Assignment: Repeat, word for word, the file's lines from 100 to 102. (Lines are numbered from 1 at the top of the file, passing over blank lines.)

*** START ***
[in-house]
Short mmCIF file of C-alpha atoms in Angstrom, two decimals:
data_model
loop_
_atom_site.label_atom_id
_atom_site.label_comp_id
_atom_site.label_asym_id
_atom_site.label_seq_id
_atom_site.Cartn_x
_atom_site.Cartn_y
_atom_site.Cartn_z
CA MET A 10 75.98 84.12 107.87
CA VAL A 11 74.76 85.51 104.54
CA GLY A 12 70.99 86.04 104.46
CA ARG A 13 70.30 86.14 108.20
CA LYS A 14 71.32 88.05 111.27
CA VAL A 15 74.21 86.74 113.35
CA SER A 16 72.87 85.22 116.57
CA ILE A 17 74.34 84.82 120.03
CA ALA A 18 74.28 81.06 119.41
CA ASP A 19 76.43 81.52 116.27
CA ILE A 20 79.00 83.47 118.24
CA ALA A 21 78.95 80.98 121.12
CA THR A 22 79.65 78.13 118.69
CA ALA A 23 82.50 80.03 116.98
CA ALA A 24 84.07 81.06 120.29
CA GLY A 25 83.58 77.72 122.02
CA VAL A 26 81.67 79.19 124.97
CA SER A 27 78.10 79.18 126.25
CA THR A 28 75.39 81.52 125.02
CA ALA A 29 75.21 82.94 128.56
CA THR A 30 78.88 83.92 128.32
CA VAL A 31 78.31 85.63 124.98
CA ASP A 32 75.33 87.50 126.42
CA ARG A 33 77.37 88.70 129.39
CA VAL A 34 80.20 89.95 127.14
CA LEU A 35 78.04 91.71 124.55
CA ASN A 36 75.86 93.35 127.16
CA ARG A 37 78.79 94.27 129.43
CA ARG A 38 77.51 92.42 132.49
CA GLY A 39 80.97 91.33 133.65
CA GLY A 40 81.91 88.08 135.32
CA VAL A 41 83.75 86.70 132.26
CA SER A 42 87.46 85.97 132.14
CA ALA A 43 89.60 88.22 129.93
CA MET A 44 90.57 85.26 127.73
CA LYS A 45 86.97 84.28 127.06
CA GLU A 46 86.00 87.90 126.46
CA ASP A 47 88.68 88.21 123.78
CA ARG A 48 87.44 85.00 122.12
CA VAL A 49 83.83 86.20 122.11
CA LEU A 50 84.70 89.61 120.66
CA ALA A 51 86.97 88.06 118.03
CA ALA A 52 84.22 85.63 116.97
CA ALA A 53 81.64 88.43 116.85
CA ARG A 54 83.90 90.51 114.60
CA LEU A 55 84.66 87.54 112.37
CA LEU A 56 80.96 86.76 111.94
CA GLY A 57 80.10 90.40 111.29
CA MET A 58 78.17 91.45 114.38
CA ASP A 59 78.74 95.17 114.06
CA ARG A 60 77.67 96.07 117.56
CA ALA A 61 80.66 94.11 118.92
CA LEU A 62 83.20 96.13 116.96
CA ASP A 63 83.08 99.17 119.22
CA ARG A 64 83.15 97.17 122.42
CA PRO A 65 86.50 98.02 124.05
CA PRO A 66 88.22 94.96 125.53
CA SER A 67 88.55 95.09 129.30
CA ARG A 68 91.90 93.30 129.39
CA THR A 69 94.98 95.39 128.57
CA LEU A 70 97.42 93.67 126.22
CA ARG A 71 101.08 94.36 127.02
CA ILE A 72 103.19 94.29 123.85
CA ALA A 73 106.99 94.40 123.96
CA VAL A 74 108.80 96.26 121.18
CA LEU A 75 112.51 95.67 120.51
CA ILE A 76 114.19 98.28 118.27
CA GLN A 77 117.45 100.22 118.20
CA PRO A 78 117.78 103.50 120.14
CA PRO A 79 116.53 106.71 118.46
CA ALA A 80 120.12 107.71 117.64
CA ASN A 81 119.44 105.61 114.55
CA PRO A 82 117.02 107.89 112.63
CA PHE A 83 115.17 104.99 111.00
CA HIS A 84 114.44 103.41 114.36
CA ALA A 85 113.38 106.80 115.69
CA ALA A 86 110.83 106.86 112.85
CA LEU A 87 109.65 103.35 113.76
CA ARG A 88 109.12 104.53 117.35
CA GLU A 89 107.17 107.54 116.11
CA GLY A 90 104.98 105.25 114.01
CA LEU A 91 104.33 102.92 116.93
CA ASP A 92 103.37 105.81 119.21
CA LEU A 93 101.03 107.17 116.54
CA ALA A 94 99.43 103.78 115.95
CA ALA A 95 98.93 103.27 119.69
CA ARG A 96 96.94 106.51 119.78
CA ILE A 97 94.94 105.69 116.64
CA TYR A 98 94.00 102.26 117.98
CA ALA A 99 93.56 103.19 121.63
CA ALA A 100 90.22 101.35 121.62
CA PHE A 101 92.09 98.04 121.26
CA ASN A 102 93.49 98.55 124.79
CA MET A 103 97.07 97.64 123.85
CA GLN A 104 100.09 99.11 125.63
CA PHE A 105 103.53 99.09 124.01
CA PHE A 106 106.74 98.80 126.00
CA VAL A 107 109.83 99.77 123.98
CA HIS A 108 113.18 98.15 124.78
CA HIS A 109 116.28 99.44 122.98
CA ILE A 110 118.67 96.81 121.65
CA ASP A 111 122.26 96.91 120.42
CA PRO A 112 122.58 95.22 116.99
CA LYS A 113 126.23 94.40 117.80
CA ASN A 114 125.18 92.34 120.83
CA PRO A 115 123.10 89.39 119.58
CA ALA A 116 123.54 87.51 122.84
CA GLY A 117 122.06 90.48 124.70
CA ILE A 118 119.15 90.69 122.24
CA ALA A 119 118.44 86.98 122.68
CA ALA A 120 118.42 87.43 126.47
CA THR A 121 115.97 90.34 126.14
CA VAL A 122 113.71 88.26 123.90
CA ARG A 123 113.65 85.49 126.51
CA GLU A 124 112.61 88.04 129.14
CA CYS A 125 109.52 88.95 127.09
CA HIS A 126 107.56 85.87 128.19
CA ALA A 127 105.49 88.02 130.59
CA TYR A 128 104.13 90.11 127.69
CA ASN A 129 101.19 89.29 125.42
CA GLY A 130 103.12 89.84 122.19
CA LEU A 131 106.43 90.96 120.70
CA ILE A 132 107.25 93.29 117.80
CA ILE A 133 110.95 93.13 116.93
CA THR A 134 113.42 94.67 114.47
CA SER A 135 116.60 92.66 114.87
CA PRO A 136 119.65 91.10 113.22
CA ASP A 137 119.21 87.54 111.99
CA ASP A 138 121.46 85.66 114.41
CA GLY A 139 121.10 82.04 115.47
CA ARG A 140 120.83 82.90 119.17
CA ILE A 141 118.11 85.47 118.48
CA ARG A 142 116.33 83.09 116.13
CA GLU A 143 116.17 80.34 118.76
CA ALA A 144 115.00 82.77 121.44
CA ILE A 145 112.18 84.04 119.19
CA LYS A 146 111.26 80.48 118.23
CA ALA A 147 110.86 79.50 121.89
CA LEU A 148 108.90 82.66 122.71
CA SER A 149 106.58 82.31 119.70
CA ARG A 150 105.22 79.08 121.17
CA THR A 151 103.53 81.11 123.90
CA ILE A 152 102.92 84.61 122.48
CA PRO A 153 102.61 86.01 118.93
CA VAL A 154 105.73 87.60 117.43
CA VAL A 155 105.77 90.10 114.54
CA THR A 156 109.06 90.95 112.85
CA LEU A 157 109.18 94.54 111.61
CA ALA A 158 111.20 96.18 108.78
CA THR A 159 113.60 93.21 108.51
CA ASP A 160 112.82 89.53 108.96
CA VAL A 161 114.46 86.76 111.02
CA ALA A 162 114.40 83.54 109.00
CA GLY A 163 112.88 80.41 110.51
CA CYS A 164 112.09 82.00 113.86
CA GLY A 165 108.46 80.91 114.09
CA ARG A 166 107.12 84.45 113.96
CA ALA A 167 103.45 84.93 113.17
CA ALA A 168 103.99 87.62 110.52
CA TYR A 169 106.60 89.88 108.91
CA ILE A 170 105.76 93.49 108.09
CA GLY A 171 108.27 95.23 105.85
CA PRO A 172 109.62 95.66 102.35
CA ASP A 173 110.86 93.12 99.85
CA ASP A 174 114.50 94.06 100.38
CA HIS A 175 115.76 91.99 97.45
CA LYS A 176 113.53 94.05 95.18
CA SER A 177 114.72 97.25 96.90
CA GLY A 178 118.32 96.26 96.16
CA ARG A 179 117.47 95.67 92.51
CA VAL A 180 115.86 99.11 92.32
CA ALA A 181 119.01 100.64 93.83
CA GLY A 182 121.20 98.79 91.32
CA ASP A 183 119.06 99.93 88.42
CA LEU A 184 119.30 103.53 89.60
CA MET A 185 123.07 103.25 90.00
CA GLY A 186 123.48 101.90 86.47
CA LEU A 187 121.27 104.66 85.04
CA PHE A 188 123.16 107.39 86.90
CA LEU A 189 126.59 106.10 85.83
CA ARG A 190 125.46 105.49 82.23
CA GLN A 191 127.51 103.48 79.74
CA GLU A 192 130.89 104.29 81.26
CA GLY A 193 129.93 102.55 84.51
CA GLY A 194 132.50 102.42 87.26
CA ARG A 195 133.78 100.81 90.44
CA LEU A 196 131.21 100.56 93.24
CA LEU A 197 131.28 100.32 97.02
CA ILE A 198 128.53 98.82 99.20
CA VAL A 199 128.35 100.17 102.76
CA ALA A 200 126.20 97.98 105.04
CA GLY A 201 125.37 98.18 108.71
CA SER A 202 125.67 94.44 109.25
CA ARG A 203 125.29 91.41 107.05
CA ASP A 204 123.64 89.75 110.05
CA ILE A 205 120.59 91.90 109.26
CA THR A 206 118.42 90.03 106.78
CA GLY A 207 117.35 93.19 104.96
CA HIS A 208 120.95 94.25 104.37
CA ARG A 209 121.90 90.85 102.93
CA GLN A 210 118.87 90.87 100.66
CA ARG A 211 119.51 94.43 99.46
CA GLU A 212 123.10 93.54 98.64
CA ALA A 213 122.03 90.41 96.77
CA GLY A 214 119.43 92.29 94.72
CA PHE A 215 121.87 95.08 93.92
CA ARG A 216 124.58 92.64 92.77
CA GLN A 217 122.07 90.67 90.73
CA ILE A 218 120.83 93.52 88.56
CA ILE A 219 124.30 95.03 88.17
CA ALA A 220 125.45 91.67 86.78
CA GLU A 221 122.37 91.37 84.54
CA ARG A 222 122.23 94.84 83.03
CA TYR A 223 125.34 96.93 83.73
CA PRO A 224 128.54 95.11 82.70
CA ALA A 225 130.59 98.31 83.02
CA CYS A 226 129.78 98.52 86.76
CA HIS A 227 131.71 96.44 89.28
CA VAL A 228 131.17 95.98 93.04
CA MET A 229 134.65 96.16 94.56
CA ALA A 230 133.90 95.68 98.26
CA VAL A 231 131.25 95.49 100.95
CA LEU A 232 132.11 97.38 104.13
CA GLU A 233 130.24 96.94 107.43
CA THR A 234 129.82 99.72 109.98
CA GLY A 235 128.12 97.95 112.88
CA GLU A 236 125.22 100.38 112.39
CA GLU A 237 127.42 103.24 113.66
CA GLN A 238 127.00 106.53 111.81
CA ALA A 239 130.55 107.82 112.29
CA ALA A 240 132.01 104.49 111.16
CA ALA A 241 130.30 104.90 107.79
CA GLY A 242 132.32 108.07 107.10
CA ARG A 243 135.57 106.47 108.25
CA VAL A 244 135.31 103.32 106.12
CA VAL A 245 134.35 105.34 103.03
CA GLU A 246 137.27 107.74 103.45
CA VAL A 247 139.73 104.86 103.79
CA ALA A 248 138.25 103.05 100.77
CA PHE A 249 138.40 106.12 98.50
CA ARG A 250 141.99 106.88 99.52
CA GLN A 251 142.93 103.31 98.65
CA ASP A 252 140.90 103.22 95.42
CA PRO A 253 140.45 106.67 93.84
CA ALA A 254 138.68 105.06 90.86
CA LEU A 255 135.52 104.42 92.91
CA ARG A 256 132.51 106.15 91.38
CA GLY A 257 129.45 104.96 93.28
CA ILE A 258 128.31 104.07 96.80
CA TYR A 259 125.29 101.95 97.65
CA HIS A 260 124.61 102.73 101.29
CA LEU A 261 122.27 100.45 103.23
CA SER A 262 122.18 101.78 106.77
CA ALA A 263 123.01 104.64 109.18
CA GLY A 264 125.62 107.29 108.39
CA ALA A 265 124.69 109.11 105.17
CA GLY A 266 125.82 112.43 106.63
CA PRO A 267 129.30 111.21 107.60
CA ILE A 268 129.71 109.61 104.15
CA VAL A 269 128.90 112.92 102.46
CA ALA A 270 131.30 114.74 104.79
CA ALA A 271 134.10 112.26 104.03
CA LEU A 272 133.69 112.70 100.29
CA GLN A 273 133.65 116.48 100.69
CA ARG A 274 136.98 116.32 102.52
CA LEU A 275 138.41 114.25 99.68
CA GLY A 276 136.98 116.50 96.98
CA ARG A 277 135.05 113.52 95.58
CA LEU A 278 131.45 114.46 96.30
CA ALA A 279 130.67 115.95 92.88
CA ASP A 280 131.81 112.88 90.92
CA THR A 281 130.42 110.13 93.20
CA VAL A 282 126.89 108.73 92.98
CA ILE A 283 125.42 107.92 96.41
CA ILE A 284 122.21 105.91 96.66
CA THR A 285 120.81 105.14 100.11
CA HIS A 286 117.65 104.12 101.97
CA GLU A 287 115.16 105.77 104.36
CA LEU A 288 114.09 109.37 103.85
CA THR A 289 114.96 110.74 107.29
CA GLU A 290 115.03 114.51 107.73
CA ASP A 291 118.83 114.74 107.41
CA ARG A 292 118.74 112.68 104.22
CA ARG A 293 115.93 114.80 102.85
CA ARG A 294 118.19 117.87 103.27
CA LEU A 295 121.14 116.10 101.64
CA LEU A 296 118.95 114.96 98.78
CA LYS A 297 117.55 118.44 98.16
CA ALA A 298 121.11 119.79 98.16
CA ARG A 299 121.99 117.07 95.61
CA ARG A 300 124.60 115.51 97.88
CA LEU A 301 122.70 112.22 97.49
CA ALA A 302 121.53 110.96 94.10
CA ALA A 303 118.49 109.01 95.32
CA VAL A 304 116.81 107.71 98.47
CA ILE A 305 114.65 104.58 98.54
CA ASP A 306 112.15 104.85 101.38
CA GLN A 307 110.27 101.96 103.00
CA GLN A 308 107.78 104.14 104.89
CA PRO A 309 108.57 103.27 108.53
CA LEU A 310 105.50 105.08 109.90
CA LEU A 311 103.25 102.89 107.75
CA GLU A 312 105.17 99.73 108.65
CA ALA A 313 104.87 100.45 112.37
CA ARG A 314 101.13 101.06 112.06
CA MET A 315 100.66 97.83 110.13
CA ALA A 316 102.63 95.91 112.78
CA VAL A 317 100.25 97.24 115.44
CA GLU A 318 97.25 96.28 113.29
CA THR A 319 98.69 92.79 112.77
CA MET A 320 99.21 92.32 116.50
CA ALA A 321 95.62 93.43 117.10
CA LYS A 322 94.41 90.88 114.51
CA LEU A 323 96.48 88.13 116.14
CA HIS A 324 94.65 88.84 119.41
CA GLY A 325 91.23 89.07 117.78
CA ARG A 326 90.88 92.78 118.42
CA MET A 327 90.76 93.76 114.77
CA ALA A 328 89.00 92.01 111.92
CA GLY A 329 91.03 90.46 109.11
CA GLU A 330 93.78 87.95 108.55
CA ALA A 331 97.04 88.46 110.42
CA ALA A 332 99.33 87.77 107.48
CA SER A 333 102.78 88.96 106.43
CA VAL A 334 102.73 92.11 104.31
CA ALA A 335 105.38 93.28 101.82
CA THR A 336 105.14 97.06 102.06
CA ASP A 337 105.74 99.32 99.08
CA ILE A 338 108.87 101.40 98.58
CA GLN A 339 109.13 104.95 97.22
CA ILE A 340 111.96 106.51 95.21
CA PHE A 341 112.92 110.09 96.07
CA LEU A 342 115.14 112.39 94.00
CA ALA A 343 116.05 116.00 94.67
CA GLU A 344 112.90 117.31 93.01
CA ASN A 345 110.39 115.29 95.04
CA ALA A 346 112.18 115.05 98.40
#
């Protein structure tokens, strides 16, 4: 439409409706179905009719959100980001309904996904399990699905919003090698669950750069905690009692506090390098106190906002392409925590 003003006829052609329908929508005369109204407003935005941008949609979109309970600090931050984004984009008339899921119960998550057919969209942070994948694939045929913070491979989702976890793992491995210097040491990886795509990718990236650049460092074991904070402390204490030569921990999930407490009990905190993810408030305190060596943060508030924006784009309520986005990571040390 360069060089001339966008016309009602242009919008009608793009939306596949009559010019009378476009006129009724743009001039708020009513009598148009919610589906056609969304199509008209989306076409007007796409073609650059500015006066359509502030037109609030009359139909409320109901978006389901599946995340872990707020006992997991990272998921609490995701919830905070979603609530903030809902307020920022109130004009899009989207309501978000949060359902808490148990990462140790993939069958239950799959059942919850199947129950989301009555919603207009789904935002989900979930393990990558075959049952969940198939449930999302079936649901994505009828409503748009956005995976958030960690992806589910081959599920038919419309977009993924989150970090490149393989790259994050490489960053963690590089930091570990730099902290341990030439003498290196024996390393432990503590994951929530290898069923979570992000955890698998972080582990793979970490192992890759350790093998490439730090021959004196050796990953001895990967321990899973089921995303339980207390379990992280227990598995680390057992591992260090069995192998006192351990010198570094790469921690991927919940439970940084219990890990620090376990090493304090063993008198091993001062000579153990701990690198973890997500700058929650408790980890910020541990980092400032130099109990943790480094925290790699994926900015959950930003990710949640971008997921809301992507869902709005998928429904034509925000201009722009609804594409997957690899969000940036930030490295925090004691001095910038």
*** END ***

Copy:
CA TYR A 98 94.00 102.26 117.98
CA ALA A 99 93.56 103.19 121.63
CA ALA A 100 90.22 101.35 121.62